Should Non-Lawyers Be Able To Understand Laws?

by @edent | # # # | 3 comments | Read ~226 times.

Parliament - parliamentary copyright images are reproduced with the permission of Parliament
Queen of the geek scene Emma Mulqueeny has recently been asked to sit on Speaker's Commission on Digital Democracy.

They're currently soliciting for comments on the question:

The system of laws and law-making in the UK is complex, but is that inevitable given the highly developed and interconnected society which laws regulate? Should you need to be a lawyer to understand and use an Act?

You can leave your comment on their forum - here's what I submitted.


Albert Einstein said:

[T]he supreme goal of all theory is to make the irreducible basic elements as simple and as few as possible without having to surrender the adequate representation of a single datum of experience.

Or, as it is more commonly paraphrased "make things as simple as possible - but no simpler."

The law applies to every person - we should not have to become experts in how to be governed.

Let's take, for example, the Sale of Goods Act (1979). It is one of the most important pieces of consumer legislation yet is almost completely unintelligible to the lay reader. The state has published hundreds of different pamphlets, guides, posters, books, and websites trying to explain it. Not to mention all the work independent consumer organisations have done in trying to make the legislation legible.

I present a random extract from the act. Before trying to understand it, I'd appreciate it if you were to try to read it aloud on a single breath of air.

Where there is a contract for the sale of specific goods or where goods are subsequently appropriated to the contract, the seller may, by the terms of the contract or appropriation, reserve the right of disposal of the goods until certain conditions are fulfilled; and in such a case, notwithstanding the delivery of the goods to the buyer, or to a carrier or other bailee or custodier for the purpose of transmission to the buyer, the property in the goods does not pass to the buyer until the conditions imposed by the seller are fulfilled.

I've read this several times, and I *think* it means that "If you buy something, it doesn't become your property until you've fulfilled all the parts of the seller's contract. If you don't meet those conditions, the seller doesn't have to give you the goods." Am I close?

The law doesn't need to be in iambic pentameter - but it does need to be readable and understandable to those to whom it is targeted.

This may mean, in future, that an Act isn't written in paragraphs but drawn out as a flow chart or as UML diagram.

Ambiguity only enriches lawyers. Any adult with a GCSE in English should be able to parse a law and understand its impact. To often legal disputes seem to arise not from a willing breach of the law - but by misunderstandings.

I work on user-interfaces for software. If a user doesn't understand that how she has to fill in a form - I have failed. I would suggest that any law which requires a professional to assist with its understanding has also failed.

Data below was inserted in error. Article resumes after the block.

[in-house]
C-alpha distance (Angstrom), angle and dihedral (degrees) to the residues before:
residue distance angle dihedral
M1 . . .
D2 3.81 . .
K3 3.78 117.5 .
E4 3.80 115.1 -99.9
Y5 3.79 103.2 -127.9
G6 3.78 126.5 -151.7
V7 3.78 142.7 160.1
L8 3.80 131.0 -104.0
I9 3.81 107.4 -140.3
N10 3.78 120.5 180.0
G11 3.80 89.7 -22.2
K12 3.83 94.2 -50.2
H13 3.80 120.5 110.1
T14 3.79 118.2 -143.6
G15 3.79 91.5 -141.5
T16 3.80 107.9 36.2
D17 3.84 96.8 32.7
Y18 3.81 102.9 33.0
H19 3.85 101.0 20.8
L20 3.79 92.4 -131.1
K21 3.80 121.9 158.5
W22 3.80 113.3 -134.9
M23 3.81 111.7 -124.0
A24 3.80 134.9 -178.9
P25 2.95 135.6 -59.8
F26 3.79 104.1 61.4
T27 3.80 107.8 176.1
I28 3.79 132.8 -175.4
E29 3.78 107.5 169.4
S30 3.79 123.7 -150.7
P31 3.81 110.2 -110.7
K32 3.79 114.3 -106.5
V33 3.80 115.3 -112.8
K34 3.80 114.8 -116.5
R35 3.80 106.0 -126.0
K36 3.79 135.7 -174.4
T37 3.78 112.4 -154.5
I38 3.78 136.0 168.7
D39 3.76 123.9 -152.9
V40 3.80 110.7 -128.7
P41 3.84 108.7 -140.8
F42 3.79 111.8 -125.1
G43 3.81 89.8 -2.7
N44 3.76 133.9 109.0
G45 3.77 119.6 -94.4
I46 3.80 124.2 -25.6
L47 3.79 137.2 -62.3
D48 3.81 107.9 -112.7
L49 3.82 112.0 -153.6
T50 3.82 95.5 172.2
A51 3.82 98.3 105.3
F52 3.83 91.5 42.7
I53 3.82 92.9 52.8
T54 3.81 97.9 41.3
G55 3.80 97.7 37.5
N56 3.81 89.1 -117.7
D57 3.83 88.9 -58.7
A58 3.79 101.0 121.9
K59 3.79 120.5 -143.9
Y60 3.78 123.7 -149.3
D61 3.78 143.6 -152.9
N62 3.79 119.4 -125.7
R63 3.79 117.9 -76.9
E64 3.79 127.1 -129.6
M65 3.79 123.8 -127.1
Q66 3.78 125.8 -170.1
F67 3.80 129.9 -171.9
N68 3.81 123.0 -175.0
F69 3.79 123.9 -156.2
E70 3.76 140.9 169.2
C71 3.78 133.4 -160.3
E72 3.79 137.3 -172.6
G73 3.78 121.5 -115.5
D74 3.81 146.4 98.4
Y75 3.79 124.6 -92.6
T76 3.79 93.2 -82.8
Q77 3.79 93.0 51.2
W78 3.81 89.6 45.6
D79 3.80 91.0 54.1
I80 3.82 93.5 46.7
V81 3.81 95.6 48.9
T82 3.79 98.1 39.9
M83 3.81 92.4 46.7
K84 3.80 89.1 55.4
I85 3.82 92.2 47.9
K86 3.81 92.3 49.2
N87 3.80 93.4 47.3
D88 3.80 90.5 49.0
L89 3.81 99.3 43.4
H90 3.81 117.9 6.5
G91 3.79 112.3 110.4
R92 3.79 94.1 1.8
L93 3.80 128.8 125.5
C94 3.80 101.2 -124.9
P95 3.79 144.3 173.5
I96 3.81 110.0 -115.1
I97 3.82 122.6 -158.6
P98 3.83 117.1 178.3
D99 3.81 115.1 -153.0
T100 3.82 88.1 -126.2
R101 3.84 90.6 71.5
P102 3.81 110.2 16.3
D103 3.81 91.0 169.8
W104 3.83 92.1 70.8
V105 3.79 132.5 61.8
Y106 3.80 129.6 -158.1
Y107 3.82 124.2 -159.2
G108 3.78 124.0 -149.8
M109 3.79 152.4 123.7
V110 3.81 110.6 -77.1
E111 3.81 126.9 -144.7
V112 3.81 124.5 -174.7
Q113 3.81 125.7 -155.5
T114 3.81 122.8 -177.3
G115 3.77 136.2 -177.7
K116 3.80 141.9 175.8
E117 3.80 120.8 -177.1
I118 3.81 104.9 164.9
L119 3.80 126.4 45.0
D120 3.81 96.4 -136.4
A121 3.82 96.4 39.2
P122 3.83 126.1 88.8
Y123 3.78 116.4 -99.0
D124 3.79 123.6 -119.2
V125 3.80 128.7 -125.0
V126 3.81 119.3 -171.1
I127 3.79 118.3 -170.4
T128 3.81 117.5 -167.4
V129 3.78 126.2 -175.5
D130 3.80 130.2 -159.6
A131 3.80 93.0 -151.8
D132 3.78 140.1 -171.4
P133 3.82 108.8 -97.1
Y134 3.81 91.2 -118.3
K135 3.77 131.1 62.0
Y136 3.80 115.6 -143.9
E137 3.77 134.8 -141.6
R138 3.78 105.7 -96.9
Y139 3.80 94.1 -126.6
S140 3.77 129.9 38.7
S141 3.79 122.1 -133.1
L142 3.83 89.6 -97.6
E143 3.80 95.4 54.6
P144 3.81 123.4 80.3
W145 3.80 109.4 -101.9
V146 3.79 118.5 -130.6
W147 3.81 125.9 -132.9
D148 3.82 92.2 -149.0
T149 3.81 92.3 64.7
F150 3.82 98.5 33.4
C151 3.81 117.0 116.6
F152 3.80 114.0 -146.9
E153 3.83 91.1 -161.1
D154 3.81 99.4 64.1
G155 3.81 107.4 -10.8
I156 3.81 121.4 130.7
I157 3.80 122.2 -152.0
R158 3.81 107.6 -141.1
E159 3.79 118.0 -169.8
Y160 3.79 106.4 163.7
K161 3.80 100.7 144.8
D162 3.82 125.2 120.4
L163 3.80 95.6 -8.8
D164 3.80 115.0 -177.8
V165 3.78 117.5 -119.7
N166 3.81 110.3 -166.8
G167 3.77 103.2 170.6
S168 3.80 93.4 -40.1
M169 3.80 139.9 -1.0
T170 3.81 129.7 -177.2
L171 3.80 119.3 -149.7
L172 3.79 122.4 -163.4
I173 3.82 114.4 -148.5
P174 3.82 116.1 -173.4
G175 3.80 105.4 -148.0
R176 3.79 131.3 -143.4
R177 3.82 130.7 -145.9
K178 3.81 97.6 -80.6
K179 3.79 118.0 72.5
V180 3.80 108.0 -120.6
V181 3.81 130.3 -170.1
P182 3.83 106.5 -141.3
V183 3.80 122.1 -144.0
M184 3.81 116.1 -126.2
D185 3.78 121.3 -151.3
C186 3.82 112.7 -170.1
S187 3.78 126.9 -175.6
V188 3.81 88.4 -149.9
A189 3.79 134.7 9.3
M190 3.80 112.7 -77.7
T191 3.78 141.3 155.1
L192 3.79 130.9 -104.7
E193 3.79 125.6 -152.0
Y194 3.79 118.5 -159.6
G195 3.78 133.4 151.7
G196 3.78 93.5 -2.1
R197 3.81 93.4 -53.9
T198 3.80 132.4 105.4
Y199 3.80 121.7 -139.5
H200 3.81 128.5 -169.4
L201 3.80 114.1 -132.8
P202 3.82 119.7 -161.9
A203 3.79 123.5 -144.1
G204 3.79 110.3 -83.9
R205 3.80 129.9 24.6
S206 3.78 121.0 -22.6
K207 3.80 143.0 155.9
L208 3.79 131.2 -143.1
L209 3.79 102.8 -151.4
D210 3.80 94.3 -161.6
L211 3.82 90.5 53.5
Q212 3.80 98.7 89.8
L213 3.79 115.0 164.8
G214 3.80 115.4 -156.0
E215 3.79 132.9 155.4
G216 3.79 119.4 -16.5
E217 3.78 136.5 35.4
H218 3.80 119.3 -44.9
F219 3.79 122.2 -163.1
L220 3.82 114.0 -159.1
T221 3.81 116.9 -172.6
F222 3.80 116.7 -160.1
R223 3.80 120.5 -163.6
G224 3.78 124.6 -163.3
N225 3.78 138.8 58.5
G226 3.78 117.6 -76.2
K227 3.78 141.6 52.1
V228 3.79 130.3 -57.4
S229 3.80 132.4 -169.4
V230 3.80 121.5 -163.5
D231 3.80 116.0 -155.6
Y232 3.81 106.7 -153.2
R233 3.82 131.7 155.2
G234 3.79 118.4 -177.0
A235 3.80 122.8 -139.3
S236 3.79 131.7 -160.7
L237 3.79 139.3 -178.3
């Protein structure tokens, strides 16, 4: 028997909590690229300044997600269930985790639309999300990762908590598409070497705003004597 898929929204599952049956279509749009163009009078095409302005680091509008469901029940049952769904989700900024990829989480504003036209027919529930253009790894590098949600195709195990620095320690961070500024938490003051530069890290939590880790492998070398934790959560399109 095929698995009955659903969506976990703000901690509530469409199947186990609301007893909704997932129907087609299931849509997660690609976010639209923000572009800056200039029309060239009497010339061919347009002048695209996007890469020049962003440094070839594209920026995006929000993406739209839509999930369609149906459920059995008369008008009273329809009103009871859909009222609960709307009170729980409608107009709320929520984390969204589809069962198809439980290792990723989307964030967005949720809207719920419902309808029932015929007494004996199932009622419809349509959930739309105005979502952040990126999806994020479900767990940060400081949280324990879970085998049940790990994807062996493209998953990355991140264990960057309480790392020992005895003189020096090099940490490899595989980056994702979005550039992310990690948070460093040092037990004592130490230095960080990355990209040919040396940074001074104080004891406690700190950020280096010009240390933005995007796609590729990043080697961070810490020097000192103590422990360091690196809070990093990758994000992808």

My suggestion is that all proposed bills undergo a period of UAT (User Acceptance Testing). This UAT would ask members of the public to try and interpret what a law does - and whether it meets those goals.

This can be done online - for example a quiz showing a paragraph of a bill, and then a multiple choice question to see if it has been understood.

3 thoughts on “Should Non-Lawyers Be Able To Understand Laws?

  1. rachelc says:

    It's an interesting debate, because the reason the law is so complex in its language is they try and make it watertight in meaning. And we still get lots of legal argument about meanings. Making it simpler language may actually have the impact of meaning you get MORE lawyers (or lawyer types) who win on their ability to turn the simple language one way or the other. I totally agree that you need the laws to have a simple translation, but sometimes you need the words to have more limited definition

    Also, on your explanation of sale of goods act, you missed the bit that goes that even of the seller has given you the goods - or the post office or courier has it - it's still not yours until you have paid for it, or done what you said you do. So if you have not completed the hulu-hoop dance of awesomeness with the hula-hoop the seller gave you on that condition, the hula-hoop is still owned by the seller. In this case, possession is not none-tenths of the law 🙂

    1. I agree - but I think there must be a middle ground. Even if it's just better structuring of the sentences! You're right, I completely missed the part about delivery of the goods - easily done when there's a wall of polysyllabic text 🙂

  2. Unfortunately, the law is massively self referential - and there is an awful lot of it. All too often to understand one thing you have to understand another - there are laudable efforts towards consolidation and clearer drafting, but it's a long haul. John Sheridan's project trying to apply design patterns to legislation could well be useful here - it's to be hoped that there will be more public information on this soon. I made a few remarks on the causes of complexity as part of the Guardian's good law discussion.

Leave a Reply

Your email address will not be published. Required fields are marked *

This site uses Akismet to reduce spam. Learn how your comment data is processed.